Suppose a Kid from the Last Dungeon Boonies Moved to a Starter Town, Vol. 1

By Toshio Satou and Nao Watanuki. Released in Japan as “Tatoeba Last Dungeon Mae no Mura no Shonen ga Joban no Machi de Kurasu Youna Monogatari” by GA Bunko. Released in North America by Yen On. Translated by Andrew Cunningham.

First things first, this was hilarious. And, unlike some other books I’ve reviweed recently, I mean that in a good way. Last Dungeon Kid is funny in a KonoSuba/Cautious Hero sort of way, with clueless leads, over the top heroines, fourth-wall breaking narration, and “anyone can be the straight man” style humor. Well, anyone except Lloyd, our hero. As the title implies, in the village he grew up in, he’s a weak little kid everyone pities. But the village he grew up in is a legendary village where everything is a next-level monster and the townspeople are all at Level 99. So when he decides to go to the big city, everyone thinks he’s doomed, except the village chief (who has ulterior motives herself). But the city he goes to is not nearly as dangerous or terrifying as his own village… so he’s suddenly stupidly overpowered. If only he realized this.

The humor in this book strikes a nice balance, never settling on being one specific thing, except of course for the premise of “Lloyd thinks he’s a weak wussy kid but is actually stupidly strong”. Six-foot-tall locusts are just ‘pesky bugs’ to him. His strength with a sword annihilates the practice target when he applies to be a soldier. His magic uses ancient runes no one has seen in a thousand years. Major plot points in the book are resolved offscreen by Lloyd simply saying “oh, by the way…” He’s a hoot. He’s also cute, sweet, and can cook and clean just like the perfect wife. Now, this is the first of (so far) eight books, so the reader will have to be aware going into the series that Lloyd is not going to “wise up” anytime soon, as that would defeat the premise. He’s always going to misunderstand. If he keeps up like he does in Book 1, that should be fine.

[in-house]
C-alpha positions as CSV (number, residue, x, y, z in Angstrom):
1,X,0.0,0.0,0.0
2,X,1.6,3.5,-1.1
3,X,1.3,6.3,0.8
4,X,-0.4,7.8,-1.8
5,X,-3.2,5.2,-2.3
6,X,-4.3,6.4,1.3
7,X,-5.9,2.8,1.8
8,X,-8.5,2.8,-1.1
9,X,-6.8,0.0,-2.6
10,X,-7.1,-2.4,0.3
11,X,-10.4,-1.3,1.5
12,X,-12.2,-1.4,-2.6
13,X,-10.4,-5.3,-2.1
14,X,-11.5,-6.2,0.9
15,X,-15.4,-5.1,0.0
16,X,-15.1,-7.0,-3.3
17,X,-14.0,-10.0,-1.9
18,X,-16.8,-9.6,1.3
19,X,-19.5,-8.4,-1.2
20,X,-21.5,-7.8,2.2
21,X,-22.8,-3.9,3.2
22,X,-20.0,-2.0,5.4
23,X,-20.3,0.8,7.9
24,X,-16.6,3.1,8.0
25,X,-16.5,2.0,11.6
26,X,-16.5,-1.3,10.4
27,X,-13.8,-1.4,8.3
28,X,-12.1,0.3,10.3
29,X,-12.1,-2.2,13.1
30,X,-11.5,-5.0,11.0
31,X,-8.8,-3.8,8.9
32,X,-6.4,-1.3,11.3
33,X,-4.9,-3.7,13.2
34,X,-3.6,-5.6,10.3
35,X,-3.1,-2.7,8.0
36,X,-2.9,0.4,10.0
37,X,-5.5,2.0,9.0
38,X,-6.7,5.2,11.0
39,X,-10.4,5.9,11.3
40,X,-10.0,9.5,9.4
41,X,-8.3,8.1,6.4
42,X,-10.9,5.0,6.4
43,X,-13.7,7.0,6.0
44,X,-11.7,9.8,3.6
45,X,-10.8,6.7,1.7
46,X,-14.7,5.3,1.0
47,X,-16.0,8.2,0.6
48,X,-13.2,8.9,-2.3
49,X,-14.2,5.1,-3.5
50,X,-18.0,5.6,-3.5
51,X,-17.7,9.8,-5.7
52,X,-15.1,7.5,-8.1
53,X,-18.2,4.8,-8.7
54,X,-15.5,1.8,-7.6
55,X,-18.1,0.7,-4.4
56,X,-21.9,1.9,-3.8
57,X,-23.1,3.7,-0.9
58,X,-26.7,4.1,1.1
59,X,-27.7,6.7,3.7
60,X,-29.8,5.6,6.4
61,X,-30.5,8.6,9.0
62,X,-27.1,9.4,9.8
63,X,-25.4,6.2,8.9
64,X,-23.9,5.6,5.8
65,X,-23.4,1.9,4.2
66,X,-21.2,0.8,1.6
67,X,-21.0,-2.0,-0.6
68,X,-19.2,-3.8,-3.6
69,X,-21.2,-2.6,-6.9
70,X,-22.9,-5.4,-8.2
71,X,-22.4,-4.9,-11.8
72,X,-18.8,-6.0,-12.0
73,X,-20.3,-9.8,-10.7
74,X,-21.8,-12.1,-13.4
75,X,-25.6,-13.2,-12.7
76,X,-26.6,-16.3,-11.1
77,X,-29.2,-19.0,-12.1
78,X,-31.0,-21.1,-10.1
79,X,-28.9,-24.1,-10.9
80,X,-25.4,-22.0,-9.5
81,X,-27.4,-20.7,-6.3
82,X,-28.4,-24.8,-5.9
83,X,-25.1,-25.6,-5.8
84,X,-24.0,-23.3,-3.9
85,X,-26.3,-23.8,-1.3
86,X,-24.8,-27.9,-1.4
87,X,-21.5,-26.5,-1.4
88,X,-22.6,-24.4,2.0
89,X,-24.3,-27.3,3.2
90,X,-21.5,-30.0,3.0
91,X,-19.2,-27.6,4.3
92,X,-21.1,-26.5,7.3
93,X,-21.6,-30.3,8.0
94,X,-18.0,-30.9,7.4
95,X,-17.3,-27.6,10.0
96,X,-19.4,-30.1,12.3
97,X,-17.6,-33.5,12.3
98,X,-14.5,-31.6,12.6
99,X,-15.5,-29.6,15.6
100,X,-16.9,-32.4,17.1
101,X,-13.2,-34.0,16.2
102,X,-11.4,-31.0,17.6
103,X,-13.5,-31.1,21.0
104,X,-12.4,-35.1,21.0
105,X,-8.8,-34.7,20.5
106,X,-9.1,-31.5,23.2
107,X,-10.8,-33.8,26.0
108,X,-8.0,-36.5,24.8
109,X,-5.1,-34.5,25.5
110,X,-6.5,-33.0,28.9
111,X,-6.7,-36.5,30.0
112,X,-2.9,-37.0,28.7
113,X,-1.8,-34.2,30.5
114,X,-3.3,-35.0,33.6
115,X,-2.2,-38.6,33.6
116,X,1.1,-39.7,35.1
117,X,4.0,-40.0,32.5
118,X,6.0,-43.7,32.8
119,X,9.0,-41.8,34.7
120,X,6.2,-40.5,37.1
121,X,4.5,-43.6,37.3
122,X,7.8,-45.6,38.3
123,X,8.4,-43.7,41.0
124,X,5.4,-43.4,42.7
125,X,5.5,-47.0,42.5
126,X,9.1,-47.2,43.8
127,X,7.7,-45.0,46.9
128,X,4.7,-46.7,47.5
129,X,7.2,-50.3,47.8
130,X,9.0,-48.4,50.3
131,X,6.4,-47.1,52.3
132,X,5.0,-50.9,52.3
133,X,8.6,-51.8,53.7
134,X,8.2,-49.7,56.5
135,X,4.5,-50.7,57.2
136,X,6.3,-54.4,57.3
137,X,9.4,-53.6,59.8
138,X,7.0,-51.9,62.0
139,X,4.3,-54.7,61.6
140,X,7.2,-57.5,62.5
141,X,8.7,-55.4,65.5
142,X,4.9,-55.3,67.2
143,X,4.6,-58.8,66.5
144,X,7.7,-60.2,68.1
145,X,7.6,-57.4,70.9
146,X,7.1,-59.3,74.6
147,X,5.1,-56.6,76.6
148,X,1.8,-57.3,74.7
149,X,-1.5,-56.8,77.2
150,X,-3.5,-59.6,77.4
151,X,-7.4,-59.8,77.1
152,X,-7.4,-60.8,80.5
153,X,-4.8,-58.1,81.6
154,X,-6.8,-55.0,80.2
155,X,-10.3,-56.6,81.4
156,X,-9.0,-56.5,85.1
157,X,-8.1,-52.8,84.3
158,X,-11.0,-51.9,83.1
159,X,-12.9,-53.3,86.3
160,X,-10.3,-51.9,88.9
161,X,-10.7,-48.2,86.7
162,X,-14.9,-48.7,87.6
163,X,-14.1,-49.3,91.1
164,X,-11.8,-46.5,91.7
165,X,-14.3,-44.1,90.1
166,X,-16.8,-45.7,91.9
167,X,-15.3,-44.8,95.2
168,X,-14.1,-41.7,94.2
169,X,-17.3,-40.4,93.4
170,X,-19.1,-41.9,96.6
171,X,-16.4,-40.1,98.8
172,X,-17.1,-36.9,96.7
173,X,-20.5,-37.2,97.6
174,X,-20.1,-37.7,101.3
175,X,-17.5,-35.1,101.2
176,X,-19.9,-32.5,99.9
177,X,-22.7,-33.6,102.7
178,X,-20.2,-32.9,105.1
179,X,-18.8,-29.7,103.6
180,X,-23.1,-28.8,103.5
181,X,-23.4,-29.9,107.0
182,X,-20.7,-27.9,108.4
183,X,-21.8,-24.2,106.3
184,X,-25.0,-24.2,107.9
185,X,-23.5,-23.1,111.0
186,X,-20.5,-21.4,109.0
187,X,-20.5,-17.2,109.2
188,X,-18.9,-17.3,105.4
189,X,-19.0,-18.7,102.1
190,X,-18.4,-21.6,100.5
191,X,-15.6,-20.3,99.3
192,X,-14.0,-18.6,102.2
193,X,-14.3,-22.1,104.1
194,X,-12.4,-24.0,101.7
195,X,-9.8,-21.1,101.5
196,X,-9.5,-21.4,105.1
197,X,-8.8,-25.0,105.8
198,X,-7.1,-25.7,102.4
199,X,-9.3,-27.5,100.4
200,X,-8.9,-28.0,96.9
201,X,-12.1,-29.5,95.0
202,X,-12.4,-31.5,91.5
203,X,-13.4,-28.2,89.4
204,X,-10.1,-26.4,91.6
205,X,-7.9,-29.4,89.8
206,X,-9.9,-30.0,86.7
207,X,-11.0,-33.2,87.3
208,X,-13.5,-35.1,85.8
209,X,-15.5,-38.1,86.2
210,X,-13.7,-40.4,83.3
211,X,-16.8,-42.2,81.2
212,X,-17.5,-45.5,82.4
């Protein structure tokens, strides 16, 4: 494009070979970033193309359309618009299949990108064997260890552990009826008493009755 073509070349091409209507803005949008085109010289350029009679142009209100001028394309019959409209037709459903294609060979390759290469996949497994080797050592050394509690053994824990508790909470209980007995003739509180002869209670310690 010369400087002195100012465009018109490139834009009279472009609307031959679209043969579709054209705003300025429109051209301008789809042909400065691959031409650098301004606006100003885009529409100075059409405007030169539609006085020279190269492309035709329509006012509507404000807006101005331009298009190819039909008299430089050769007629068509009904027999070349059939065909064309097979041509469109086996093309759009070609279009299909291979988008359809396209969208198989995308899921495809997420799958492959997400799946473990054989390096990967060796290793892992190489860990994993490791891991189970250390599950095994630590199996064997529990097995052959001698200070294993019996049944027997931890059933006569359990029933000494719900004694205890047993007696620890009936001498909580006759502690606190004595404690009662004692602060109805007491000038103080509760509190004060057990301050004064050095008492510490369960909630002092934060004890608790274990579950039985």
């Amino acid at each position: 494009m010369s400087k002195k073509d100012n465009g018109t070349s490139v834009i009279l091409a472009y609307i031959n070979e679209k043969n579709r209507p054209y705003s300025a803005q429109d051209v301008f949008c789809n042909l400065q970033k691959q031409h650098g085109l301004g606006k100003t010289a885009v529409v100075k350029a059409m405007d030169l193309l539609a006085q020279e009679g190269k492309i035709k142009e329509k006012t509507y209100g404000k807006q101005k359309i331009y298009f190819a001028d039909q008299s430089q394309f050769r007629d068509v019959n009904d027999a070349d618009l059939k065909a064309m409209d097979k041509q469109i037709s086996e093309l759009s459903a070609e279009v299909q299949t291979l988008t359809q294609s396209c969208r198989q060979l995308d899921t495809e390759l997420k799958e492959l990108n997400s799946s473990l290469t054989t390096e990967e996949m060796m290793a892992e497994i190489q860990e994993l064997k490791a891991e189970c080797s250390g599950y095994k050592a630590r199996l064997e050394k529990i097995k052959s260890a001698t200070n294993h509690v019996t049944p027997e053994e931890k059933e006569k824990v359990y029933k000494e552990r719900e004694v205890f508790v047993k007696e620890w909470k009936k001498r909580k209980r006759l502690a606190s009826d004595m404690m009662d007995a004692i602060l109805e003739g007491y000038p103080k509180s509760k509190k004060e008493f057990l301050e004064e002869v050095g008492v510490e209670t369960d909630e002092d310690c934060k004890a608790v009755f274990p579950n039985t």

The rest of the cast are mostly the girls who fall in love with him. I wasn’t impressed with the village chief, but that’s mostly as I don’t like her “type”. We meet a young witch who holes up in a small house in the poor end of town, who turns out to be far more than she seems. She functions as the straight man half the time. The other half is taken up by (I swear I’m not making this up) Riho Flavin, a mercenary who will do anything for money and has a robot arm made of mithril. Yes, despite that description, she’s the normal one of the group, mostly thanks to Selen, a girl who grew up with a cursed leather mask on her face, something almost instantly undone by Lloyd. She proceeds to fall in love with him HARD. I dislike using the term yandere, as it’s frequently applied wrong, but… yeah, that’s what we have here. (Also, the illustrations of her choose to ignore the author’s description so that she can be “really pretty and cute” instead. Shame.)

This book was fun, and looks like the sort of thing that you can easily make a series out of. If you enjoy silly light novels that mock the usual tropes, it’s an absolute winner.

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